1955 Topps All-American “Bluto” Blutarsky and Forrest Gump
by Bob Lemke
In the half-dozen years that I have been working on creating 1955 All-American style football cards as an exercise in creativity and computer-graphics problem solving, I have created more than 120 cards "that never were" of college footballs players -- some of whom also never were.
One of my favorites is this card based on the Animal House movie character "Bluto," famously played by John Belushi in the 1978 National Lampoon movie.
You may be surprised to see Bluto in a football uniform, as there is absolutely no mention in the movie of the character ever taking the field for the Faber Mongols. I'll admit it: I have never taken such liberties in creating one of my cards as I did with this one.
Animal House has, since its initial release, appealed to the puerile (Keith Olbermann taught me that word) portion of my psyche. I still watch it about once a year when I can find the uncut version on DirecTV .
Some years back, while paging through a copy of Playboy, I encountered an article about Belushi. The portrait in the accompanying photo clicked with me, and I decided a Bluto football card was next up on my to-do list.
I found an appropriate uniformed body picture on which to graft Belushi's/Blutarsky's head, and I was ready to roll. In the spirit of the movie, I sat down in front of a rerun with a bottle of black Jack and took notes. In some scene or other I saw a felt pennant on a Delta house wall that indicate the Faber nickname was the Mongols. In a stroke of very good fortune, a Google search of Faber turned up the Mongol team logo that appears on the front of my card.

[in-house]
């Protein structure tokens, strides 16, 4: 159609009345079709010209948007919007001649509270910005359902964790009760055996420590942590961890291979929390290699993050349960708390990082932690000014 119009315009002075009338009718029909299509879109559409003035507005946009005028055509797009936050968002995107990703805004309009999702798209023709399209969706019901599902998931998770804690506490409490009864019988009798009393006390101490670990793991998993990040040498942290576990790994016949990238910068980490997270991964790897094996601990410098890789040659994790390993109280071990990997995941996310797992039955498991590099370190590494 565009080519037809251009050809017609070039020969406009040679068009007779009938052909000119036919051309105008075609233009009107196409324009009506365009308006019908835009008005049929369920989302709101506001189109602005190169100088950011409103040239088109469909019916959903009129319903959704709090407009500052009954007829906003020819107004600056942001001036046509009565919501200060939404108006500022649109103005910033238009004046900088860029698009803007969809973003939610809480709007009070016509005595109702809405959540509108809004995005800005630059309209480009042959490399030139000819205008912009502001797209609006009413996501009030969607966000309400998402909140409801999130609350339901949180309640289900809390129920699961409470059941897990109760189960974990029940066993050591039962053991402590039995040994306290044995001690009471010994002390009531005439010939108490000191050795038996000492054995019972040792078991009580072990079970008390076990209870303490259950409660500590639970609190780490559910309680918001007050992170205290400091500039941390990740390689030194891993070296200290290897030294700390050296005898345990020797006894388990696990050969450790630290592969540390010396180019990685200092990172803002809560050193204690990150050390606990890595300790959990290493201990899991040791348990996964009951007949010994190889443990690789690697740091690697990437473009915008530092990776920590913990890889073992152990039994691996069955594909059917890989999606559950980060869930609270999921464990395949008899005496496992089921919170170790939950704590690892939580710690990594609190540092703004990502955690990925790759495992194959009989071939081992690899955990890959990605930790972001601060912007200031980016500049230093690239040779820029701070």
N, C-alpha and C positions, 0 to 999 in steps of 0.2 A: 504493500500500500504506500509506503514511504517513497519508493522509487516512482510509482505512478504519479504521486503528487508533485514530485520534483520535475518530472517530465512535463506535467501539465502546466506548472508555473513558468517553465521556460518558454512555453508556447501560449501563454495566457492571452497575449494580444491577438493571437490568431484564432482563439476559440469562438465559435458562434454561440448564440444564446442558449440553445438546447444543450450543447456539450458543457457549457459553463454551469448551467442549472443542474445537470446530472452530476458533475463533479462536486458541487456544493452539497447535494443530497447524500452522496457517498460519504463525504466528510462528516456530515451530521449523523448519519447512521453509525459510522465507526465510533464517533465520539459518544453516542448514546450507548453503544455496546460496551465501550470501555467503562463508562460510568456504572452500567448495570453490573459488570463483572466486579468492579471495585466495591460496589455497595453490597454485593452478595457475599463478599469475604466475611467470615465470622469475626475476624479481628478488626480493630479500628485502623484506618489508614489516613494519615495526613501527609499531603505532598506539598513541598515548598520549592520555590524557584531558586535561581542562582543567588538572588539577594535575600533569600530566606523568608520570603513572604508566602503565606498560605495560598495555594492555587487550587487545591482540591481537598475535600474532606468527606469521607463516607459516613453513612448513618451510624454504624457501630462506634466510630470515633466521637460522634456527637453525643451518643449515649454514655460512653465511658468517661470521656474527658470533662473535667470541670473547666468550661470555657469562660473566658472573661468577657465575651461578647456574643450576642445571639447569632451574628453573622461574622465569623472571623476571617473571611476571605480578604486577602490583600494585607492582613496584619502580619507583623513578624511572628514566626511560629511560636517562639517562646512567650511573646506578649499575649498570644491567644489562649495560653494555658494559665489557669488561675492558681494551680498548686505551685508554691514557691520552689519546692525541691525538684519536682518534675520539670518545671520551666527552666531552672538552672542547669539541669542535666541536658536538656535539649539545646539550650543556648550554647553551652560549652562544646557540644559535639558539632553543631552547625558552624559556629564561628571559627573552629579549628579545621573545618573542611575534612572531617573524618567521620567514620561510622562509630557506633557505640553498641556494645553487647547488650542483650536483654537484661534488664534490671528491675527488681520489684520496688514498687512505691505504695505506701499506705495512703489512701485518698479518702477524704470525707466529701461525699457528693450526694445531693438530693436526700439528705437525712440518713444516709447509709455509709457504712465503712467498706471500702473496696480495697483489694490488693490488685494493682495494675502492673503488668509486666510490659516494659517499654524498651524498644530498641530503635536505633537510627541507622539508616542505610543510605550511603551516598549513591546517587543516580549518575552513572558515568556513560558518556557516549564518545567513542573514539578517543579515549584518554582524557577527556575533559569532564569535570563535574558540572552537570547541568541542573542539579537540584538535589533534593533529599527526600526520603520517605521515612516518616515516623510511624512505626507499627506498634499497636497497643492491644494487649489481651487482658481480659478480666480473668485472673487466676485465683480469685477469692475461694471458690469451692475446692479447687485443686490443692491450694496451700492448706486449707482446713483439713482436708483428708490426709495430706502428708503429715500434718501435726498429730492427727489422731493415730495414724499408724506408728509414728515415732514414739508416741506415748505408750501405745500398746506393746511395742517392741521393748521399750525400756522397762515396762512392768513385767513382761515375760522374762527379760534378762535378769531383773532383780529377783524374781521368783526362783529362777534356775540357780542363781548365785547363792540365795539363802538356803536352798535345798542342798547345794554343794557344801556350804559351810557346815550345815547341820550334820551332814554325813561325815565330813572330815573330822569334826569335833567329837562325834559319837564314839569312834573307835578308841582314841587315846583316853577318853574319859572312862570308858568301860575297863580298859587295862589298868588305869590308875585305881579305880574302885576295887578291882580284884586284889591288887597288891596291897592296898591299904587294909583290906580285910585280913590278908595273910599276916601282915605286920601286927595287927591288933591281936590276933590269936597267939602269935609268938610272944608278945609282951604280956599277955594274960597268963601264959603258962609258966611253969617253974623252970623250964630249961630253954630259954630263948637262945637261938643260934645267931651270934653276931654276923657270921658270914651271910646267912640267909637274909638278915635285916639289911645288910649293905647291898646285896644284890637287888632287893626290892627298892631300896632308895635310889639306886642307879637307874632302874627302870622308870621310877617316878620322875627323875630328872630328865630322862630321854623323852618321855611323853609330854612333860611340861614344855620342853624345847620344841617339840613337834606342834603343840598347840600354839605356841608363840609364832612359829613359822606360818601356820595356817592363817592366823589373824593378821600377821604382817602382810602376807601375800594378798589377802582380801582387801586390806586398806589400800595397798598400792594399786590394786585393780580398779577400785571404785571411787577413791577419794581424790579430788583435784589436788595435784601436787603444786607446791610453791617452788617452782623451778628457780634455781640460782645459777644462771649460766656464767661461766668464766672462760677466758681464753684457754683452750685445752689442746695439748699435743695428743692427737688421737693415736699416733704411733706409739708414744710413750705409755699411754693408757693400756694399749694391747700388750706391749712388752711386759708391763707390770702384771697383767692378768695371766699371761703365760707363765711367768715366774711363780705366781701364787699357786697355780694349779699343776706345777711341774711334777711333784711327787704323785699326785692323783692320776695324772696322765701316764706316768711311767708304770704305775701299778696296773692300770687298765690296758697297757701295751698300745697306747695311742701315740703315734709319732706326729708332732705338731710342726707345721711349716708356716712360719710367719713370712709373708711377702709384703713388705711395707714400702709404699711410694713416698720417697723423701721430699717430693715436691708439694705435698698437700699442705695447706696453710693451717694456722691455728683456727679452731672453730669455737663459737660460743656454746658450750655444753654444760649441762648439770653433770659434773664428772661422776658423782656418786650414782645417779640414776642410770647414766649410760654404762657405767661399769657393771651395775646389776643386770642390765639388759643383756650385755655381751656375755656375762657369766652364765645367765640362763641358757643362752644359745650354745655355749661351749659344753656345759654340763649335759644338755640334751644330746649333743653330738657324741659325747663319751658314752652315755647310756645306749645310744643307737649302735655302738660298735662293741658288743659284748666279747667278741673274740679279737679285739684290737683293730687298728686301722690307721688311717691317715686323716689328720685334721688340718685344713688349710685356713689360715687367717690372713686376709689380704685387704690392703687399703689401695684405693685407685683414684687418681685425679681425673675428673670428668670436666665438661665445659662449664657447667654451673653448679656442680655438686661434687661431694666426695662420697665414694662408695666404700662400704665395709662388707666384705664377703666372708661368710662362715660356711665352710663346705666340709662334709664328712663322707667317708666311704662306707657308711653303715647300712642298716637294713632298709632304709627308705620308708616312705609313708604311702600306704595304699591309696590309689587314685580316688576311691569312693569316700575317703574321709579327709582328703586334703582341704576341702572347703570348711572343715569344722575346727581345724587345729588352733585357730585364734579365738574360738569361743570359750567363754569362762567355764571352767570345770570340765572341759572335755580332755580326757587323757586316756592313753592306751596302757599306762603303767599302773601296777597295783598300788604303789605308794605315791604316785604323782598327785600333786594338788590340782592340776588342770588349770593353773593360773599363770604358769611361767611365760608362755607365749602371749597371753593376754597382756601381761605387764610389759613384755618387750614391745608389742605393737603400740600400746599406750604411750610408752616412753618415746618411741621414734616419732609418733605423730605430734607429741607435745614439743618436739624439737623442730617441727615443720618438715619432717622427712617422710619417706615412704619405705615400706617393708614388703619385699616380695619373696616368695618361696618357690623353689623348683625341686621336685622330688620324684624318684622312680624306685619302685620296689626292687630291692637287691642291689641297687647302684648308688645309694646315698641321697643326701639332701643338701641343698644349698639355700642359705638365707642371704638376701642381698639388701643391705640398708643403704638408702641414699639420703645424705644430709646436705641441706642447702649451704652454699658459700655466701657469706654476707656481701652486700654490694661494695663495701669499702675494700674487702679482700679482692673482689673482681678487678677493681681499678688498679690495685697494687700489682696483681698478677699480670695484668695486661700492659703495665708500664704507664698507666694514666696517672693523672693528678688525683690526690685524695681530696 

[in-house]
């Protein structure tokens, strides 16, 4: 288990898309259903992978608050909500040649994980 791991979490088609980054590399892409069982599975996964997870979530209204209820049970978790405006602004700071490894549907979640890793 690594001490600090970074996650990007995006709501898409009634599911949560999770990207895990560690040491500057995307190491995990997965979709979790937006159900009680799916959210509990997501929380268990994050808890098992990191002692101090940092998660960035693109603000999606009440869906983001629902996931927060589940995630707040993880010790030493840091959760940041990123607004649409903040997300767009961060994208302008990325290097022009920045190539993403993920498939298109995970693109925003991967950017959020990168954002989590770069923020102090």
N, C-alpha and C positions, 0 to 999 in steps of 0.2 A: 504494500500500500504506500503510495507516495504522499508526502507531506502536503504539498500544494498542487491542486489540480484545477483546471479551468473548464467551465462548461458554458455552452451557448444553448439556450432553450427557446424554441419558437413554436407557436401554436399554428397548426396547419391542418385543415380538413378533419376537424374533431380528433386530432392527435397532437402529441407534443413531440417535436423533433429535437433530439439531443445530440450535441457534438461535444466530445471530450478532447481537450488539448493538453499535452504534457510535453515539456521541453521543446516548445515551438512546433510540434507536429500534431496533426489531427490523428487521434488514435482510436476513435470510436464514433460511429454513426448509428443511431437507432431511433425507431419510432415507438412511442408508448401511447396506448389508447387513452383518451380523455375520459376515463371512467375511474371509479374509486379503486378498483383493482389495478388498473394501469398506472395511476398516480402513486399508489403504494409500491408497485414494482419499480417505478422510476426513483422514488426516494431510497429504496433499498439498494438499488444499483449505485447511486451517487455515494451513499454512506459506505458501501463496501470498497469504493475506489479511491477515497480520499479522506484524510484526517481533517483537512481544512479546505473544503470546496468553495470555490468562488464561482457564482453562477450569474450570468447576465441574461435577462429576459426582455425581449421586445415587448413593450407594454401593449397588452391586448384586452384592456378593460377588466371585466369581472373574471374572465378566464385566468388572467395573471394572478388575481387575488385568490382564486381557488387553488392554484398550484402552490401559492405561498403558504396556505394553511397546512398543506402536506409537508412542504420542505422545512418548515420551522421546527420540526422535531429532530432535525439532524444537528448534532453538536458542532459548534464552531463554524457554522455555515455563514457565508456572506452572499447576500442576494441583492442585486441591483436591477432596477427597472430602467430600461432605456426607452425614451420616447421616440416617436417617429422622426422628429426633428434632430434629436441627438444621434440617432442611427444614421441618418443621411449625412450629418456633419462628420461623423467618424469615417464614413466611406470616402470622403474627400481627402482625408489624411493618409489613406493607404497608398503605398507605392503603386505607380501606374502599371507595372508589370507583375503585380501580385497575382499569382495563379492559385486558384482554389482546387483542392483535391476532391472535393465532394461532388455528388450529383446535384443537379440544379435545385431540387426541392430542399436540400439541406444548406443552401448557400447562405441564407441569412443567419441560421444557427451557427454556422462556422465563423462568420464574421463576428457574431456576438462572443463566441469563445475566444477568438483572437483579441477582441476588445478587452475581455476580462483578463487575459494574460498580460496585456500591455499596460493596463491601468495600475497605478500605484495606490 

Virtually everything that appears on the biography on back, however, is of my own creation, although -- while I can't verify this with a citation at this late date -- I seem to recall that I found on some website or other the fact that Blutarky's middle name was Adam.
The process of fictionalizing a fictional character in furtherance of creating one of my custom football card creations was especially satisfying. I believe true fans of Animal House will appreciate the effort.
A half-dozen or so of the nearly 120 cards I've created in the past six years or so pay tribute to college football players whose gridiron exploits were entirely in the realm of fiction or entertainment.
Certainly the most popular of these pop culture figures is Forrest Gump. It was some time after I had begun my 1955-style cards that I realized, as I watched a re-run of the movie, that there was a college football element to the story of that fictional savant simpleton. 'Bama, no less! In deference to the legions of Tide fans, I'll refrain from further comment on where Gump fits into the continuum of Alabama alumns.
Once I knew I wanted to create a Forrest Gump football card, I set about assembling the pieces I'd need . . . basically a picture and biographical details.
I was unprepared for how difficult it became to find a suitable photo. A Google search of Tom Hanks and Forrest Gump failed to turn up any in-uniform pictures that would be suitable for reproduction. I spent some time scouring eBay and a few other sites for movie press kits or stills, but those I did find did not include a football picture.
In desperation, one night I set my digital camera on a tripod in front of the TV and began playing back a recorded copy of the movie. When I got to suitable spots in the movie, I hit the pause button and moved back and forth through the scenes, frame-by-frame, until I found what I was looking for. I shot the photo off my screen in extremely high-res and was very happy with the quality once it was reduced to ink-on-paper on the front of my card.
In reading the back of my card you may notice some variance with the details as presented in the movie. That's because I decided to go to the source, and work from the original 1986 novel by Winston Groom.
Because the book is written entirely in first-person dialect, it is not an easy read, but it was worth the effort and as the base document for my card back, I believe it was the right way to go.
Bob Lemke is a collector of bubblegum cards in the 1950s-1960s, Bob Lemke's hobby today is creating cards of current and former “players” in those "golden age" styles. He currently edits the vintage sections of the Standard Catalog of Baseball Cards and maintains a hobby blog at boblemke.blogspot.com.